With the purpose of developing better strategies to identify hidden risks and building better products, web data extraction can help to transform data into a structured format that can assist businesses in making key decisions in today’s ever-changing environment.

However, this is an area that has become increasingly complex, as a result of evolving structures, practices and organisational requirements.

To break down some of the most important issues, Scrapinghub hosted this year’s Web Data Extraction Summit, a virtual event including a series of presentations and panels that saw a range of speakers discuss latest trends in data extraction, web scraping best practices, and more.

Encompass’ Head of Product, Alan Samuels, attended and shares some of his reflections after taking in a range of sessions that were part of a busy agenda.

Alan’s insights

One of the key things to note is the level of interest in this event. More than 1,800 people registered around the globe, and contributed to the conversation around topics including running a business on web scraped data, how venture capital firms use web data to find billion-dollar companies, how web scraping can help counter human trafficking and legal compliance in the world of web scraping.

Hearing from those at the centre of the industry showed that there is a growing interest in sharing ideas about best practices and encouraging innovation, with these topics being highlighted on a bigger stage than ever before.

We know that extracting web data at scale is complicated. There are lots of challenges to take into account, and this is a key driver behind the innovation – a theme throughout the summit this year, as experts offered their own thoughts and experience.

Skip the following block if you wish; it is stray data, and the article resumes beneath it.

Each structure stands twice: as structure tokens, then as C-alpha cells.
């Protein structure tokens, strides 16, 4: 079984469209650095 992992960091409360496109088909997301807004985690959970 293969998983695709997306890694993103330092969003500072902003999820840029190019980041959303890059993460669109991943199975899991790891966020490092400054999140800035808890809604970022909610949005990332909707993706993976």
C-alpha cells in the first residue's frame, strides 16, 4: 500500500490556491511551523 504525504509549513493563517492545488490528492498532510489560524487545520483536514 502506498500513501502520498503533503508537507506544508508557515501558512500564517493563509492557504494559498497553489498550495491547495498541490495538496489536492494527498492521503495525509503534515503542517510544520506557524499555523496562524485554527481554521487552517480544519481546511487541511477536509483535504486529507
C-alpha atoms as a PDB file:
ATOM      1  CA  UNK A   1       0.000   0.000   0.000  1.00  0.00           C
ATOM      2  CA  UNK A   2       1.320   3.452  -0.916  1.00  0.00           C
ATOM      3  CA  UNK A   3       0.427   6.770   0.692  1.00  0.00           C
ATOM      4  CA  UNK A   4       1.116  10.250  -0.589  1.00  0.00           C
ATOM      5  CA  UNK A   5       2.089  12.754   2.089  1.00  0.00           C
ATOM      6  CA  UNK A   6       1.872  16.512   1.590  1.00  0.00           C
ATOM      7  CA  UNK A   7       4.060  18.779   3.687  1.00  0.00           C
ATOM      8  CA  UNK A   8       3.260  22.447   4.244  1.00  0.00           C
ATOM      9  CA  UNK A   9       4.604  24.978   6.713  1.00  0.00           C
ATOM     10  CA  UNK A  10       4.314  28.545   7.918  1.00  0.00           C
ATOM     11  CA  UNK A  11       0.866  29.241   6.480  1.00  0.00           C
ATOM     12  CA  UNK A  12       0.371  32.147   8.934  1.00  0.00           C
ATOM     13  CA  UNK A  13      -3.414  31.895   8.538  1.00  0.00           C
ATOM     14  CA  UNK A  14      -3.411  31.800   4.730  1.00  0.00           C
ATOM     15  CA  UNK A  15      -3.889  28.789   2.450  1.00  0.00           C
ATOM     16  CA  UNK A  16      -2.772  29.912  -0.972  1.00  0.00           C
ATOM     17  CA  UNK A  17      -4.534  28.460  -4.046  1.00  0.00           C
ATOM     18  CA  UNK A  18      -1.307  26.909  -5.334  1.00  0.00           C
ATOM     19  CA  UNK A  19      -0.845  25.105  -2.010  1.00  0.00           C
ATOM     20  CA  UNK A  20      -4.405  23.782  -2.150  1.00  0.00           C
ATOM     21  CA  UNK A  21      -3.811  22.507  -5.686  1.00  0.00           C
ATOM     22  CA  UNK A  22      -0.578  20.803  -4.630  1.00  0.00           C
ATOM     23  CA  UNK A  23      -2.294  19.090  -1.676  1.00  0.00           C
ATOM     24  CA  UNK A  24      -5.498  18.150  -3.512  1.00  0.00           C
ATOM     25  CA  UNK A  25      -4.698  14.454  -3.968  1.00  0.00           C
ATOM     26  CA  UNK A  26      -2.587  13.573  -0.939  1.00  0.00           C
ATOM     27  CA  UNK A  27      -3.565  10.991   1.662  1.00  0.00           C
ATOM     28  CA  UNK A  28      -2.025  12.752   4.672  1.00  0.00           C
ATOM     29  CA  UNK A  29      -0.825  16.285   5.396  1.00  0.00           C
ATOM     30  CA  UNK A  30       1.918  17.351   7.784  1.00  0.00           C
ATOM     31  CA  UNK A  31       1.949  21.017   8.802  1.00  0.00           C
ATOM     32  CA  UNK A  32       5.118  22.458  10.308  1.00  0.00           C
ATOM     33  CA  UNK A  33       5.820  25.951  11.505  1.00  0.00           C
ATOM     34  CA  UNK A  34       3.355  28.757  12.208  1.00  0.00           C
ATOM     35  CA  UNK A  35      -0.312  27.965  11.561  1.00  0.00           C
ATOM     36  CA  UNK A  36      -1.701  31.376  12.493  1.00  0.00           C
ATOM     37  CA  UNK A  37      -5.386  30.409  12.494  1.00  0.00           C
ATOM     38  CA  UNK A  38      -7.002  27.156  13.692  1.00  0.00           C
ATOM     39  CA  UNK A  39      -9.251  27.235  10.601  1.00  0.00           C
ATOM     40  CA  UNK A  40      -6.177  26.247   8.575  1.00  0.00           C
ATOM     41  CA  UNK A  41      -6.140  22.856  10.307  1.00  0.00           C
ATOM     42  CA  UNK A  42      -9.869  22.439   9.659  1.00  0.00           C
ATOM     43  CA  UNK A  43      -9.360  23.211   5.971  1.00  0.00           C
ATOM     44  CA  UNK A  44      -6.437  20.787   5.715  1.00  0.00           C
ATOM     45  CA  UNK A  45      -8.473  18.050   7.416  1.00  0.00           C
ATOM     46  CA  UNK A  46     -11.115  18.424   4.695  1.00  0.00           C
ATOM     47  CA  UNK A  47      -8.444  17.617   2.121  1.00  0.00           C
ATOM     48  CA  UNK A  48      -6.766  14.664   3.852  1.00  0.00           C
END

The session on ‘Web Scraping Tech Stack for 2020,’ led by Ondra Urban, Engineering Team at Apify, reminded us that web scraping is so much more than just parsing HTML It covered technologies to address varied parts of the web scraping challenge including: scaling to process high volumes of data, overcoming anti-scraping systems, processing results in real-time or near real-time, and, importantly, monitoring changes to website structures and continuously adjusting so that the scraping processes don’t break.

Away from the technical focus, legal compliance was also one of the highlights of the day, with the panel session dedicated to this being of particular interest.

We heard from the likes of Paul Griffin, CEO of First Compliance, Irish data protection specialists, and Sarah McKenna, who has years of experience in leading technology-focused transformation projects, as they gave their perspectives on the background and positions in relation to a number of industry issues.

In doing so, they discussed areas such as GDPR, the California Consumer Privacy Act (CCPA) and the impact of global data legislation and what it means. They also looked at current cases, with these practical examples adding more to the understanding of where compliance fits when considering the industry as a whole.

There are powerful use cases for web scraping, not least of all helping to end human trafficking, and this event provided a valuable platform to join with others to hear insights into the state of the industry and, importantly, the latest techniques and tools being used to solve real business

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